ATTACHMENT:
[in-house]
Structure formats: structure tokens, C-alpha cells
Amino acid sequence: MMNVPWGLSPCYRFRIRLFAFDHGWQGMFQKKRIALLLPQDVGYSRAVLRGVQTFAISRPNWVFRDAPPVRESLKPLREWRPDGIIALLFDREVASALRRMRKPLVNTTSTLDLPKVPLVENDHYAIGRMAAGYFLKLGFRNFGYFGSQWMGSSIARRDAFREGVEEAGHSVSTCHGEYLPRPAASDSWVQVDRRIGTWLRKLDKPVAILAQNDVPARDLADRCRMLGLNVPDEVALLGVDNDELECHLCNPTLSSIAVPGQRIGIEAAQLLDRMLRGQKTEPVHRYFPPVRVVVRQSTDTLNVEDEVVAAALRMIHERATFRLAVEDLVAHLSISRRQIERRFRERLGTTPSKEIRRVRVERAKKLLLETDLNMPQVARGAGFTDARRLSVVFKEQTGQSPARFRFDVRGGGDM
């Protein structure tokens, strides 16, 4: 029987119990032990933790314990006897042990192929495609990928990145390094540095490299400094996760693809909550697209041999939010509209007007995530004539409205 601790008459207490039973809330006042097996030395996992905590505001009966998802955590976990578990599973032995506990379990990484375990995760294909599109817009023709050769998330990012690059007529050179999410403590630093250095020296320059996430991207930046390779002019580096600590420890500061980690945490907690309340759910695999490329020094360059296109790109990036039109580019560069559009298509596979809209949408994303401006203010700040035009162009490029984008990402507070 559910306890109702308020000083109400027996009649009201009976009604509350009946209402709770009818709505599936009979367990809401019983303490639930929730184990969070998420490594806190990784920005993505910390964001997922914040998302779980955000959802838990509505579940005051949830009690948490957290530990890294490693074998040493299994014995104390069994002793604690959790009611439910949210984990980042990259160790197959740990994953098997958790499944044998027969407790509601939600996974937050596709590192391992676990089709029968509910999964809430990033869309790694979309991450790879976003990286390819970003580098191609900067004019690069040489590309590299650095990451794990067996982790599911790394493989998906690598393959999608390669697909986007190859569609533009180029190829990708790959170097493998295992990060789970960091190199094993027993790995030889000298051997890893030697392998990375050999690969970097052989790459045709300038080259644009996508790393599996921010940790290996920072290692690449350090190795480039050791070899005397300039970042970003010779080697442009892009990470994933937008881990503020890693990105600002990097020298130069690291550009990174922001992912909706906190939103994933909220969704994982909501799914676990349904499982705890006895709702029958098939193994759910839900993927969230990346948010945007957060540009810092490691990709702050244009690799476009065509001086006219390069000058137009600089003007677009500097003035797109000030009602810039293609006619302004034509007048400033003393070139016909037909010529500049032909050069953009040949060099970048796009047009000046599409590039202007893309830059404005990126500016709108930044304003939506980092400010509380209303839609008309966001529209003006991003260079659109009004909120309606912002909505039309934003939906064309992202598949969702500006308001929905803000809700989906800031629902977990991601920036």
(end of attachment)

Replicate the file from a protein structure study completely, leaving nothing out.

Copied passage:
[in-house]
Structure formats: structure tokens, C-alpha cells
Amino acid sequence: MMNVPWGLSPCYRFRIRLFAFDHGWQGMFQKKRIALLLPQDVGYSRAVLRGVQTFAISRPNWVFRDAPPVRESLKPLREWRPDGIIALLFDREVASALRRMRKPLVNTTSTLDLPKVPLVENDHYAIGRMAAGYFLKLGFRNFGYFGSQWMGSSIARRDAFREGVEEAGHSVSTCHGEYLPRPAASDSWVQVDRRIGTWLRKLDKPVAILAQNDVPARDLADRCRMLGLNVPDEVALLGVDNDELECHLCNPTLSSIAVPGQRIGIEAAQLLDRMLRGQKTEPVHRYFPPVRVVVRQSTDTLNVEDEVVAAALRMIHERATFRLAVEDLVAHLSISRRQIERRFRERLGTTPSKEIRRVRVERAKKLLLETDLNMPQVARGAGFTDARRLSVVFKEQTGQSPARFRFDVRGGGDM
């Protein structure tokens, strides 16, 4: 029987119990032990933790314990006897042990192929495609990928990145390094540095490299400094996760693809909550697209041999939010509209007007995530004539409205 601790008459207490039973809330006042097996030395996992905590505001009966998802955590976990578990599973032995506990379990990484375990995760294909599109817009023709050769998330990012690059007529050179999410403590630093250095020296320059996430991207930046390779002019580096600590420890500061980690945490907690309340759910695999490329020094360059296109790109990036039109580019560069559009298509596979809209949408994303401006203010700040035009162009490029984008990402507070 559910306890109702308020000083109400027996009649009201009976009604509350009946209402709770009818709505599936009979367990809401019983303490639930929730184990969070998420490594806190990784920005993505910390964001997922914040998302779980955000959802838990509505579940005051949830009690948490957290530990890294490693074998040493299994014995104390069994002793604690959790009611439910949210984990980042990259160790197959740990994953098997958790499944044998027969407790509601939600996974937050596709590192391992676990089709029968509910999964809430990033869309790694979309991450790879976003990286390819970003580098191609900067004019690069040489590309590299650095990451794990067996982790599911790394493989998906690598393959999608390669697909986007190859569609533009180029190829990708790959170097493998295992990060789970960091190199094993027993790995030889000298051997890893030697392998990375050999690969970097052989790459045709300038080259644009996508790393599996921010940790290996920072290692690449350090190795480039050791070899005397300039970042970003010779080697442009892009990470994933937008881990503020890693990105600002990097020298130069690291550009990174922001992912909706906190939103994933909220969704994982909501799914676990349904499982705890006895709702029958098939193994759910839900993927969230990346948010945007957060540009810092490691990709702050244009690799476009065509001086006219390069000058137009600089003007677009500097003035797109000030009602810039293609006619302004034509007048400033003393070139016909037909010529500049032909050069953009040949060099970048796009047009000046599409590039202007893309830059404005990126500016709108930044304003939506980092400010509380209303839609008309966001529209003006991003260079659109009004909120309606912002909505039309934003939906064309992202598949969702500006308001929905803000809700989906800031629902977990991601920036």